These considerations on the potential role of in vivo imaging can be extrapolated to other fields that increasingly apply cellular or molecular immunotherapy, i.e., multiple sclerosis, diabetes type 1, transplantation and induction of tolerance [96, 97], neurodegenerative diseases , and infectious diseases . Despite the promise of imaging the field of immunotherapy, several major hurdles remain. Successful application will require close collaborations between disparate groups, such as scientists, imaging specialists, contrast agent chemists, clinicians, and regulatory bodies.
The New ESMI Onco-immunology and Therapy Study Group
Studies to further improve our mechanistic understanding of the immune system.
Studies to better understand the mechanisms of action of existing and new immuno-therapies in preclinical and clinical settings.
Hypothesis-driven design of new immunotherapies and combination therapies.
We therefore will reach out and advertise use of imaging in different immunotherapy areas to further spread implementation of imaging into onco-immunology and immunotherapy research through information and education. New scientific collaborations with related interest groups and scientific communities that foster the above-mentioned aims will be stimulated to identify needs and jointly seek for matching solutions.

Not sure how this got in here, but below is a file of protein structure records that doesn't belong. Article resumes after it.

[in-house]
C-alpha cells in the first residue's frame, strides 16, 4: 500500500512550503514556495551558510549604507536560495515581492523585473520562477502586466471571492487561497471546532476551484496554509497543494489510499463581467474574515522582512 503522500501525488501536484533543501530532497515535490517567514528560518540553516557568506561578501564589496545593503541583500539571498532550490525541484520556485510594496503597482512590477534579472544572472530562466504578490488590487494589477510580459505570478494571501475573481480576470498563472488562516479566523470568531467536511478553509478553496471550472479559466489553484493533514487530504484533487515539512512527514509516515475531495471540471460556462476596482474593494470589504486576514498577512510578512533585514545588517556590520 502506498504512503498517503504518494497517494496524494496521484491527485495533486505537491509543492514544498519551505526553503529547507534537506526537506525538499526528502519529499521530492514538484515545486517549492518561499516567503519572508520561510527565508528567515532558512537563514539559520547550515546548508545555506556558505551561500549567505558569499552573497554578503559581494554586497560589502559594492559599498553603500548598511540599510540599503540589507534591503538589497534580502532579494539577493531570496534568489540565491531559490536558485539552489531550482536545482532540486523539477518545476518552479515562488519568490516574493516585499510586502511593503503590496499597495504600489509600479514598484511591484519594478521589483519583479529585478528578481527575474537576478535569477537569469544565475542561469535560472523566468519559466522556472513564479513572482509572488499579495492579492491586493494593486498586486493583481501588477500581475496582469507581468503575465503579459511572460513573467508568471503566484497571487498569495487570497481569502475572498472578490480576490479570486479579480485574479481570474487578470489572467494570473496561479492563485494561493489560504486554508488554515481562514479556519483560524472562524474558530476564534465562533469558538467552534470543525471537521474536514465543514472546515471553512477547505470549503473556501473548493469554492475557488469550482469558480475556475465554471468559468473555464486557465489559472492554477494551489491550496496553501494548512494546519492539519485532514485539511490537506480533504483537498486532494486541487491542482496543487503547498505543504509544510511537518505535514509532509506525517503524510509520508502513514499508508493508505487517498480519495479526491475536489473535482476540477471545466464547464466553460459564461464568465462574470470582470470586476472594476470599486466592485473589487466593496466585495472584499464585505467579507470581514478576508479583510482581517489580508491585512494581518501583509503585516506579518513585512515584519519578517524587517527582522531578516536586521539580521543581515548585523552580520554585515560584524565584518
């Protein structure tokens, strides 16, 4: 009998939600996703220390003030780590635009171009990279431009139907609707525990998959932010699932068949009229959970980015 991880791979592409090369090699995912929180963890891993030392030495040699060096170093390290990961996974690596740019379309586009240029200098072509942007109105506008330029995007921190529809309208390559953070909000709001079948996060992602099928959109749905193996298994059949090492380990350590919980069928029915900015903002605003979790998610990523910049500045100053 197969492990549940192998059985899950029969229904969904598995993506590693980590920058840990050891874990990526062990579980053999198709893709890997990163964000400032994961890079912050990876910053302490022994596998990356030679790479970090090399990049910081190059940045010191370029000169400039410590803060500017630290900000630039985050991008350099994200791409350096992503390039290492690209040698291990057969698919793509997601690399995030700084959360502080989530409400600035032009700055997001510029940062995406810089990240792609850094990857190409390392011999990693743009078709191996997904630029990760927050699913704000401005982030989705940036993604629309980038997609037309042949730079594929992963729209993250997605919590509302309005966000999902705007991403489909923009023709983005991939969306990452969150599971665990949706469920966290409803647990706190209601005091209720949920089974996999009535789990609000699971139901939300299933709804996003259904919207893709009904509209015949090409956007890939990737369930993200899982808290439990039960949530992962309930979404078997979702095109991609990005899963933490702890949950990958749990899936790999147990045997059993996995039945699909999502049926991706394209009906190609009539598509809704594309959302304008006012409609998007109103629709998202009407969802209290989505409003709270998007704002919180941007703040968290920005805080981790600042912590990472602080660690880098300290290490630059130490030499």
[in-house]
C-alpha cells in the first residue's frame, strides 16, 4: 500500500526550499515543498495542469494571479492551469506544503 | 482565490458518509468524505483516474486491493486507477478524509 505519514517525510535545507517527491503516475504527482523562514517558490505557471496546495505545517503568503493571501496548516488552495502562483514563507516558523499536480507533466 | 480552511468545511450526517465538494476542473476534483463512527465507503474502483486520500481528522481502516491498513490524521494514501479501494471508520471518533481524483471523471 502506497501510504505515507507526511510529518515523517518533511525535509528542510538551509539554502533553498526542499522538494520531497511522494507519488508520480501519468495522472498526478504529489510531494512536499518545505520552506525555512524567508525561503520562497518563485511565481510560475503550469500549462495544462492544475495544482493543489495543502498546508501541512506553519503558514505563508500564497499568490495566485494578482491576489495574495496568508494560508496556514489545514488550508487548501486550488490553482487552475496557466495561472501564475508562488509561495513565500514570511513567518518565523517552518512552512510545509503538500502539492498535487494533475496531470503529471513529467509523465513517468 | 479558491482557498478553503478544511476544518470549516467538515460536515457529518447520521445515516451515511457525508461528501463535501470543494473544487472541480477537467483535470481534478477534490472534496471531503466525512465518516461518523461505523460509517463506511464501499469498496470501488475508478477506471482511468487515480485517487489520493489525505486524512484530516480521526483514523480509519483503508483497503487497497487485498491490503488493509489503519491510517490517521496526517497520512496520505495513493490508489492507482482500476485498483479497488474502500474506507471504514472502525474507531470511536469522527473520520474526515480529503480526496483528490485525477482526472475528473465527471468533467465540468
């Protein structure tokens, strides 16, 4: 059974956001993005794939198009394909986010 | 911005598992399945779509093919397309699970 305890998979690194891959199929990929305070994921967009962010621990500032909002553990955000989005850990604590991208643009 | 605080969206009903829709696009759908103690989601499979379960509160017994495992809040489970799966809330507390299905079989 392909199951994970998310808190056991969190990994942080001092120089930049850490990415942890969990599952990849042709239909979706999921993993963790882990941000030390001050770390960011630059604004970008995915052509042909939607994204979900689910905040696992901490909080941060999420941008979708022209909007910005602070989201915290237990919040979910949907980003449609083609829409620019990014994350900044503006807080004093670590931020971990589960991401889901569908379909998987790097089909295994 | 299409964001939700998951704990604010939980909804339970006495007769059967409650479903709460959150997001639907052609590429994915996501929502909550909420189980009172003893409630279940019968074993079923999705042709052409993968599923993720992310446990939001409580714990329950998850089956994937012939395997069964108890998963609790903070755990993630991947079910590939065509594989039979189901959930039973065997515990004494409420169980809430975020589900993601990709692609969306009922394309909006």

We gratefully thank the European Society for Molecular Imaging for their support and the possibility of establishing this study group as a platform for scientific exchange within the society and beyond. The writing of this review was initiated by the members of the Onco-immunology and Therapy Study Group of the European Society for Molecular Imaging (ESMI).
This work was supported by the European Research Council (ERC) Starting Grant (CoNQUeST Grant no. 336454) to MS. IJMdV received NWO-Vici 918.14.655. EA received support from the Radboud Oncologie Fonds, partner of Dutch Cancer Society grant KUN2015-8106. BW was supported by the Netherlands Organisation for Scientific Research (NWO) Rubicon Grant (019.162LW.020). MK was supported by the Werner Siemens-Foundation. GOF receives support from Cancer Research UK via a Multidisciplinary Project Award [C48390/A21153] and Worldwide Cancer Research [16 1135] as well as through the King’s College London and UCL Comprehensive Cancer Imaging Centre, funded by Cancer Research UK and EPSRC, the Wellcome/EPSRC Centre for Medical Engineering at King’s College London [WT 203148/Z/16/Z], the British Heart Foundation, and the Royal Society.
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Conflict of Interest
The authors declare that they have no conflict of interest.